posted by carping demon at 6:49 PM on August 6, 2011 [3 favorites]


Are there any Carradine brothers left?

Keith was just in Cowboys and Aliens. Playing a Shaolin monk trained by Venusians to ...

Aw, I'm kidding. He played a sheriff.
posted by Bunny Ultramod at 6:51 PM on August 6, 2011 [1 favorite]


I've looked at an awful lot of census records for nineteenth-century Irish immigrants, and they're always described as white.

Huh. So the "Irish weren't considered white" thing was scholars looking at the types of discrimination the Irish suffered and the derogatory language directed at them and coming to the conclusion that they couldn't, therefore, have been considered white because white people couldn't be treated that way? That in itself seems laden with all kinds of icky assumptions on the part of the people who popularized the Irish != white thing.
posted by Justinian at 6:54 PM on August 6, 2011


(And by "couldn't be treated that way" I mean they must have assumed that white people wouldn't treat other white people that way, only y'know those other people).
posted by Justinian at 6:55 PM on August 6, 2011


Christ people, take some patent Laudanum and calm the hell down.

Hell on Wheels is kind of a giveaway as to the setting of this story - a rolling city of bars and whorehouses on the Union Pacific. The Union Pacific was built mostly by micks so that the cast is going to look kinda mickish.

It's not whitewashing, it's not ethnic cleansing, it's not a disgrace or anything horrible. The Chinese story is pretty damned well known and they're not retelling it with white people subbed in.

Man, you guys. Do you go through daily life ready to launch on warning?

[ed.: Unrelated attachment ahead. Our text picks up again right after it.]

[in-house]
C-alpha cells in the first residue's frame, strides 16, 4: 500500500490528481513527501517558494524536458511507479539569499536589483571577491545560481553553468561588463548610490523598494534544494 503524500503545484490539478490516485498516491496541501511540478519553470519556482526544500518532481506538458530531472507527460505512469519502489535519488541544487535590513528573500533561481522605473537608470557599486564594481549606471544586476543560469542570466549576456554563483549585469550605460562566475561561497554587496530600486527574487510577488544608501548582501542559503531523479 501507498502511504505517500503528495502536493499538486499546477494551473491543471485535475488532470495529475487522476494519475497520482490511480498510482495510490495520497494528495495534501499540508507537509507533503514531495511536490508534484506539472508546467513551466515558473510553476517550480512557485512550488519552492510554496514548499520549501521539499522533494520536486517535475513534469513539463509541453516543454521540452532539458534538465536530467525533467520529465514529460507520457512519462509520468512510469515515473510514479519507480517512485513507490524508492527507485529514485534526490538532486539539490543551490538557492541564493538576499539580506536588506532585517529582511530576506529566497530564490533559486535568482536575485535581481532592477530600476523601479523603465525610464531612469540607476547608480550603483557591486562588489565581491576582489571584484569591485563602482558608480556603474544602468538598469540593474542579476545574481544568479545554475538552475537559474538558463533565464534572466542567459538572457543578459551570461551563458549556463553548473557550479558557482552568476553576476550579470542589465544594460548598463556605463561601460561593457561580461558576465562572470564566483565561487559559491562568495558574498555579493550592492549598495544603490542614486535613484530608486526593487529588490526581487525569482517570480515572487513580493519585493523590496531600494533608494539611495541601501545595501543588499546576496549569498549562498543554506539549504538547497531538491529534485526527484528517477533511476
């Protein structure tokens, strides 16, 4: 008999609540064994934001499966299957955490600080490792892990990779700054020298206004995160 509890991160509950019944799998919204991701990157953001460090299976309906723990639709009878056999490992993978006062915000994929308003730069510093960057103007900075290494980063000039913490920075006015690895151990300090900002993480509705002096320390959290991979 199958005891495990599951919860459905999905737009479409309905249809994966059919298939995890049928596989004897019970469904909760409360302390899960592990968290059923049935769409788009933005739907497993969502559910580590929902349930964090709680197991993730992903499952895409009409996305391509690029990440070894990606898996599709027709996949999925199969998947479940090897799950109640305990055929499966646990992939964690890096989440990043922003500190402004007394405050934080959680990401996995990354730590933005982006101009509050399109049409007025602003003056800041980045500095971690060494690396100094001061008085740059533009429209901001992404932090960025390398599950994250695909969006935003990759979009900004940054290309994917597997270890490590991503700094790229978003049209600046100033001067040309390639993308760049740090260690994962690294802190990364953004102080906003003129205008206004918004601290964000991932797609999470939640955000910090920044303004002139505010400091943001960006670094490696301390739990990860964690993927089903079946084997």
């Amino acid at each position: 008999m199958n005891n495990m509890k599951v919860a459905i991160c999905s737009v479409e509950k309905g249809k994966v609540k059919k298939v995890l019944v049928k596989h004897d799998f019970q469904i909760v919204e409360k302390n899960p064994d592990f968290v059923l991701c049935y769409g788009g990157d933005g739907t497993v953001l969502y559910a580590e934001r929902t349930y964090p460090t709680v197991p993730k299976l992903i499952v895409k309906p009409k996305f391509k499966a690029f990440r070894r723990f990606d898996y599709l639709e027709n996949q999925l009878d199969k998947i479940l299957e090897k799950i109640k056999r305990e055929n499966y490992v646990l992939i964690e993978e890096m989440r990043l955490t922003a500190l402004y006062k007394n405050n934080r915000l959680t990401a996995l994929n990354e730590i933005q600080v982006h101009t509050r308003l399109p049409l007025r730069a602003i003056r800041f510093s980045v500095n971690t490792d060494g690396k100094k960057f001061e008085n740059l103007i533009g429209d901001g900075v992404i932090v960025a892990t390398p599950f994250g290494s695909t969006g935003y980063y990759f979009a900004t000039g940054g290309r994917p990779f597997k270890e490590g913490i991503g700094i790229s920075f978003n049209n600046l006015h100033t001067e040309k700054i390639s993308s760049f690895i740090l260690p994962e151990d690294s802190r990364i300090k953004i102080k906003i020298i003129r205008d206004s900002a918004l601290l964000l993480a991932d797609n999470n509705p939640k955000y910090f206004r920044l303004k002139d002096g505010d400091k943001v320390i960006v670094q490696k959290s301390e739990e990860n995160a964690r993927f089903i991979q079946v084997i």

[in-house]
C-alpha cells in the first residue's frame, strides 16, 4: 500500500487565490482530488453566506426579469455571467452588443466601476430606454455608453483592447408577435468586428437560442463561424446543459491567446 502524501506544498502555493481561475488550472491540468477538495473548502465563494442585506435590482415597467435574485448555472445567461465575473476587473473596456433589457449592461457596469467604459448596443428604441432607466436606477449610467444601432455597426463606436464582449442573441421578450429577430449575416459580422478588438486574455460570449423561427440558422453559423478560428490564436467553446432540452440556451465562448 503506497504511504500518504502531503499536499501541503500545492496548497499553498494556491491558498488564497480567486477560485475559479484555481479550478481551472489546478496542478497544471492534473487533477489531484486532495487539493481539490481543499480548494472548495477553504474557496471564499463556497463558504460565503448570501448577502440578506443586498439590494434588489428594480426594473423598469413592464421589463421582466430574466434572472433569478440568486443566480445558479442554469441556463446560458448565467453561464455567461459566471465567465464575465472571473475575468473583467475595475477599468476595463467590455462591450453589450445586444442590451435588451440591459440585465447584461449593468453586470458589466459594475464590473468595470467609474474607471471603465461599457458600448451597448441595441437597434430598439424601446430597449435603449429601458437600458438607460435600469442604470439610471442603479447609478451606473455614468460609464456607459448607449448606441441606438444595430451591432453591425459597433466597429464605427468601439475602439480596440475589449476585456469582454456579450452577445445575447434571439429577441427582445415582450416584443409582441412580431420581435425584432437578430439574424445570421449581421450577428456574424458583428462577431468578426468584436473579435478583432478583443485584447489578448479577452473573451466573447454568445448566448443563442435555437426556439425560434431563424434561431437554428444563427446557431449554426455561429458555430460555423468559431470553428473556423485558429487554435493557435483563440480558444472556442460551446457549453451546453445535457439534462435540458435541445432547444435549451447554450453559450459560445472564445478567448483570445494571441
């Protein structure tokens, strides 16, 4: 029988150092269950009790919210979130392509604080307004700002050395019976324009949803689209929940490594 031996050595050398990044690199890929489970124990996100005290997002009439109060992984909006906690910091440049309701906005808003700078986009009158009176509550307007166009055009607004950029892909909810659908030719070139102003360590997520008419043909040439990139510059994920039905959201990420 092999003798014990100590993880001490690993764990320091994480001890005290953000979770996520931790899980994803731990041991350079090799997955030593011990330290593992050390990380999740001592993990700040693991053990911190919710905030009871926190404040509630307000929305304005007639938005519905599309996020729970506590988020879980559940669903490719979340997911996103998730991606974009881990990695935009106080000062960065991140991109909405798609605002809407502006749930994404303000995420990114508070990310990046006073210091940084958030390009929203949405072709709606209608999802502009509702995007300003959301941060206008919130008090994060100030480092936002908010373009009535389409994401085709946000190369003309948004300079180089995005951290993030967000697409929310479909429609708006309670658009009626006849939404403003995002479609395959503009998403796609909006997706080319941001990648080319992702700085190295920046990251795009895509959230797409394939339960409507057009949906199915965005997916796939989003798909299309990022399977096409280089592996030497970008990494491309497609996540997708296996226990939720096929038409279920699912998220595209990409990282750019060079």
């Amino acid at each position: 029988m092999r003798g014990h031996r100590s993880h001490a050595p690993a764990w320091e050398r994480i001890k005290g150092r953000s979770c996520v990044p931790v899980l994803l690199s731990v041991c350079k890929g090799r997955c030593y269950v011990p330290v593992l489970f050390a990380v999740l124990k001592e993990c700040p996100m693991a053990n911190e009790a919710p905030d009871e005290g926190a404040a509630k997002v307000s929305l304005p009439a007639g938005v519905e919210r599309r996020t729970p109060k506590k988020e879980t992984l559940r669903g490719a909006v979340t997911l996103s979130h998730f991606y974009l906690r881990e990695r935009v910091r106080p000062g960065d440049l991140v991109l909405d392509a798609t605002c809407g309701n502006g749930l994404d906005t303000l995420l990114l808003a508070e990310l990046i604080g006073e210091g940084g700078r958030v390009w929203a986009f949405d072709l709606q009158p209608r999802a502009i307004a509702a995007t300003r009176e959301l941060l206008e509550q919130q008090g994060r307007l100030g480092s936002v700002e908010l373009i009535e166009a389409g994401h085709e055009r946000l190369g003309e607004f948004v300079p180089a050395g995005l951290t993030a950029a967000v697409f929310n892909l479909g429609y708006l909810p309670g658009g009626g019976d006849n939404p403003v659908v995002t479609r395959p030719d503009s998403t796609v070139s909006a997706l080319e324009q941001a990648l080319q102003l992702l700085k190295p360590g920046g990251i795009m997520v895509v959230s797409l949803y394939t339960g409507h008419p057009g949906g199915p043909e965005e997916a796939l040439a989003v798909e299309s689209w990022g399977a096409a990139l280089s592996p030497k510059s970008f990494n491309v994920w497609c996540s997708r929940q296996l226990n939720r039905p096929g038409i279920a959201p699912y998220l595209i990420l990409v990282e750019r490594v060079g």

posted by codswallop at 6:56 PM on August 6, 2011 [12 favorites]


So the "Irish weren't considered white" thing was scholars looking at the types of discrimination the Irish suffered and the derogatory language directed at them and coming to the conclusion that they couldn't, therefore, have been considered white because white people couldn't be treated that way?

Maybe this has to do with the difference between the legal category of "white" and the social category of "white"? Hispanic and Latino Americans are often counted as "white" today, for instance, even though they may or may not identify as such.
posted by vorfeed at 7:08 PM on August 6, 2011 [3 favorites]


So the "Irish weren't considered white" thing was scholars looking at the types of discrimination the Irish suffered and the derogatory language directed at them and coming to the conclusion that they couldn't, therefore, have been considered white because white people couldn't be treated that way?
It's not quite that bad. They looked at a certain kind of source: basically things like literature and newspapers and cartoons. In those sources, there's a lot of stuff that describes the Irish as possessing a lot of innate, inherited characteristics that make them inferior to other white Americans. They describe Irishness as a race. (That, it turns out, has to do with the way that "race" was used in the 19th century, which is more akin to what we'd call ethnicity.) Some of those sources explicitly say that Irish people are like black people. So the Irish weren't white! They just didn't focus on the kind of sources that showed that the Irish were white, because they were cultural historians and didn't look at boring legal and government documents.